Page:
High ‘diving’

High diving, extending out with a jumping motion like a dive, helps you reach those high balls you cannot get to when standing.

Diving high and wide is a key example of athleticism in field hockey goalkeeping. ‘High diving’ or dives where you leave your feet and jump diagonally into the save are a useful option when facing short corners where you need to push into and extend to reach a high ball wide of you. Based on your positioning for the corner defence, you may not have a man on the right post, which will mean you will have to be ready to push out in extension against a wide flick. The save technique could also be used when faced with tips and deflections where the ball is redirected high at goal, now more regular and difficult due to the new ‘own goal’ rule, with the opposition looking for a redirect from a ball smashed into the D.


The technique

It’s useful to watch football goalkeepers make similar saves as a way of following the correct procedure to make the save in a game (if you have no access to proper coaching etc.). Without having an illustrative example, it’s difficult to explain! Plymetric exercises and leg strengthening should also help to improve your reach and power as you push off with momentum.


The following is essentially a breakdown of the method:


  • Push from the lead foot, energetically driving upwards to push up in order to reach the ball
  • Turn at the hip to move your body behind the incoming ball
  • Push out with the appropriate glove, turning the wrist to help rebound control
  • Extend into the save, diving out high and as wide as needs be as you make the diving action and leave the ground


The second save in the following clip demonstrates how to make such a save successfully:




Whilst a poor quality video, the following also shows how to make the save process:




You can watch Stockman (Holland’s number one) high diving well in this clip:




The following shows the appropriate push and how to save to the left, but again, not sure about going down onto the knees:




Here’s a soccer goalie demonstrating the required level of athleticism and agility, really pushing into the saves to make the stops, along with a demonstration of the barrel roll. Not sure about the landing though, as needs to be more cushioned:




Although this is more of a ‘parade’, it shows the process from start to finish:




Tips and pointers

It is important to remember that, like diving, the high dive is purely the method to reach the ball: it is the process, not the action of saving. The save is made with the glove or stick, diving merely gets you into the position you cannot reach from a standing position. The following should also be helpful in developing the technique:


  • Ensure you have a well balanced ready stance to start off with, so that you don’t fall back during the save attempt
  • Make sure your land horizontally on the pad rather than on the knee, so that you can recover more quickly if faced with a rebound or secondary shot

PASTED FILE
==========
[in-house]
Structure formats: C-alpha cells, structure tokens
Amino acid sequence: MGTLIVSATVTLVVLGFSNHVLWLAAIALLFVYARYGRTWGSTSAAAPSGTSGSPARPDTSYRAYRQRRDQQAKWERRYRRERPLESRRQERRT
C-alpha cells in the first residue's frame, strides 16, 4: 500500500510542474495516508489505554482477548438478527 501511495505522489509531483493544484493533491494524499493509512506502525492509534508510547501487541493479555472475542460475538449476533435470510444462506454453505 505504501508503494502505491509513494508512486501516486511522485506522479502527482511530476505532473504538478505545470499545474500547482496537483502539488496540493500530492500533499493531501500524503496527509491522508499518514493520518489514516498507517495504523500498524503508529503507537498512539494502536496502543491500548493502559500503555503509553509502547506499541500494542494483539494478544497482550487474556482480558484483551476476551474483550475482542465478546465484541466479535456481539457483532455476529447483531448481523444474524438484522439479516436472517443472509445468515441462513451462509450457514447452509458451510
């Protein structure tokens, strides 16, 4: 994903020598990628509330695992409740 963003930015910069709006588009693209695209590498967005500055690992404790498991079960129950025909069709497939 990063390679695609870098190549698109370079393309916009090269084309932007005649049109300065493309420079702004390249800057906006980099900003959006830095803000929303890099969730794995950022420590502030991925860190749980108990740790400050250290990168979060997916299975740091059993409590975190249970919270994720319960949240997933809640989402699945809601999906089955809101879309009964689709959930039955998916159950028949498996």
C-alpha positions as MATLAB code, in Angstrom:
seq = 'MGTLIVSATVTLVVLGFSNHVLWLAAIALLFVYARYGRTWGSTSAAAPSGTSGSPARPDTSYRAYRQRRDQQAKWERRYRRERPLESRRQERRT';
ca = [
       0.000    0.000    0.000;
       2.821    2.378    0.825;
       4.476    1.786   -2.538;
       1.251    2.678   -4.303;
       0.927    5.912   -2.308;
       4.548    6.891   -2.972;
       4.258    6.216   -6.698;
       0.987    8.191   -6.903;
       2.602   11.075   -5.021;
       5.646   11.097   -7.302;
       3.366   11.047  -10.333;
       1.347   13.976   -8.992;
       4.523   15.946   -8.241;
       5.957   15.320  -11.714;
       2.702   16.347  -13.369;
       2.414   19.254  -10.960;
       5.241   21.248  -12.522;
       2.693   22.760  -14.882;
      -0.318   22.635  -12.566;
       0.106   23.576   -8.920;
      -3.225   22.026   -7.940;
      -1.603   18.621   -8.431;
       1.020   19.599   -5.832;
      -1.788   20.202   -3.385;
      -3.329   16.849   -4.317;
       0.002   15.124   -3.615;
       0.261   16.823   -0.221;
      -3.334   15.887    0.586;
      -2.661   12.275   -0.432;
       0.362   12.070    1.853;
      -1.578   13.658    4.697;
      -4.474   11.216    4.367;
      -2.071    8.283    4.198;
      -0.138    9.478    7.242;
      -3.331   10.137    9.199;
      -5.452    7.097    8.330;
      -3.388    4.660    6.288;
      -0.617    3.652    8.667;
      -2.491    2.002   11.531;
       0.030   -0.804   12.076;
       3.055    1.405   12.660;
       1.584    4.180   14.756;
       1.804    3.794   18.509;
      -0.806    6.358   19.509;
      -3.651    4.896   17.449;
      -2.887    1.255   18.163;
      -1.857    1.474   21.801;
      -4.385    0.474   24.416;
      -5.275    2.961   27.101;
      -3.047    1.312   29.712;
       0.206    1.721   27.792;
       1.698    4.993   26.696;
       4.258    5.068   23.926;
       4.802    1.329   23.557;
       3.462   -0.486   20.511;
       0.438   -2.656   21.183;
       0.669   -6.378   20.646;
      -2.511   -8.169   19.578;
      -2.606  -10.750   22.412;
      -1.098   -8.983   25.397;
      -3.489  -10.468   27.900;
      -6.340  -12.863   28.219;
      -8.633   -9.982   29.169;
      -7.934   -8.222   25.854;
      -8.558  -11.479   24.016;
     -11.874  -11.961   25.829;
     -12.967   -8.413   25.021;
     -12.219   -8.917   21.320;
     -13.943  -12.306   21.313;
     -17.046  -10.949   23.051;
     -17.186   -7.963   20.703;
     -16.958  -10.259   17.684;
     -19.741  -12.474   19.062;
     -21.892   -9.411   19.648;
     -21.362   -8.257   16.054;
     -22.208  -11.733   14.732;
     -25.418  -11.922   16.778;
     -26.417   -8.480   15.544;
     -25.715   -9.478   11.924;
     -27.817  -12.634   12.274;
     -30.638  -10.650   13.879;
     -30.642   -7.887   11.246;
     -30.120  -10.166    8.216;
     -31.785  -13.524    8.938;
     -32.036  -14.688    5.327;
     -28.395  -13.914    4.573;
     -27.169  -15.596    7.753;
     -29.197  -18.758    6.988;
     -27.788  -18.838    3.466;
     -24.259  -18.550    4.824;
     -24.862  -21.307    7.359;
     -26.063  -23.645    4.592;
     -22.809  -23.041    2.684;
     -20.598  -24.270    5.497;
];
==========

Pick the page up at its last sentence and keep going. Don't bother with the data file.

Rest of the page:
• Make the glove the focus of the jump: it is this that is making the save, the high ‘dive’ is merely the vehicle for getting you in position to stop the ball
  • You may find it useful to ‘stamp’ (pushing into the ground to drive into the save) or get lower in your stance like football goalies to get more power into the movement
  • The higher the ball, the more of a high angle you want in the diagonal push and extension
  • Make sure you don’t land on your elbow or wrist, you want to absorb the fall through the whole arm and body. Football goalies often ‘barrel roll’ to help absorption but I’m not sure this would work in hockey (although I’ve found evidence of Jaap Stockmann doing it, so depends on how quickly you feel you can recover!). Try to make a smooth transition, ending up in a line


The following clip demonstrates the concept of the dive as the method to reach the ball and demonstrates the focus being on the appropriate glove to make the save (ignore the land which is wrong!):




Copying football drills and exercises should be a helpful way of learning the process. There is a specific drill starting off with catching the ball on the ground, then making it higher and higher until the goalkeeper is high diving, in order to build up the practising goalkeeper’s confidence, but cannot find evidence to place it in this article unfortunately.


Here’s a clip with a good drill and great example of the save making process (although the goalkeeper did actually break their wrist – ouch – so only the exercise is useful for explaining the process as he landed wrong, thus causing the injury):




Short corners

Short corners are the main scenario where you will have to make such saves. A lot of corner defence set-ups do not have a man on the right post, since the defender comes off the post to protect against the slip pass to the injector coming in for a deflection. With more room to cover, the goalkeeper has to be ready to defend more of his goal wide to the right. With the drag flicker looking to take advantage of and exploit the extra room to the side of the goalkeeper, you may find yourself having to extend for the save. With the speed and height of drag flicks, it is harder for the goalkeeper to move across from a standing position for the save, so high diving gives them the extra reach needed to make the save. Thus, high diving and use of athleticism becomes incredibly useful.


The following is a great save by Australia’s first choice Nathan Burgers as he makes a high dive to stop the ball with his rhp:



2 thoughts on “High ‘diving’”

  1. Great stuff!
    I’m a female keeper just getting back into the goal after doing my knee in last season. At the moment I’m struggling with diving because I’ve never been ‘shown’ how to do it properly in the first place. This is a great help… just need to put it into practice on the field now! Thanks

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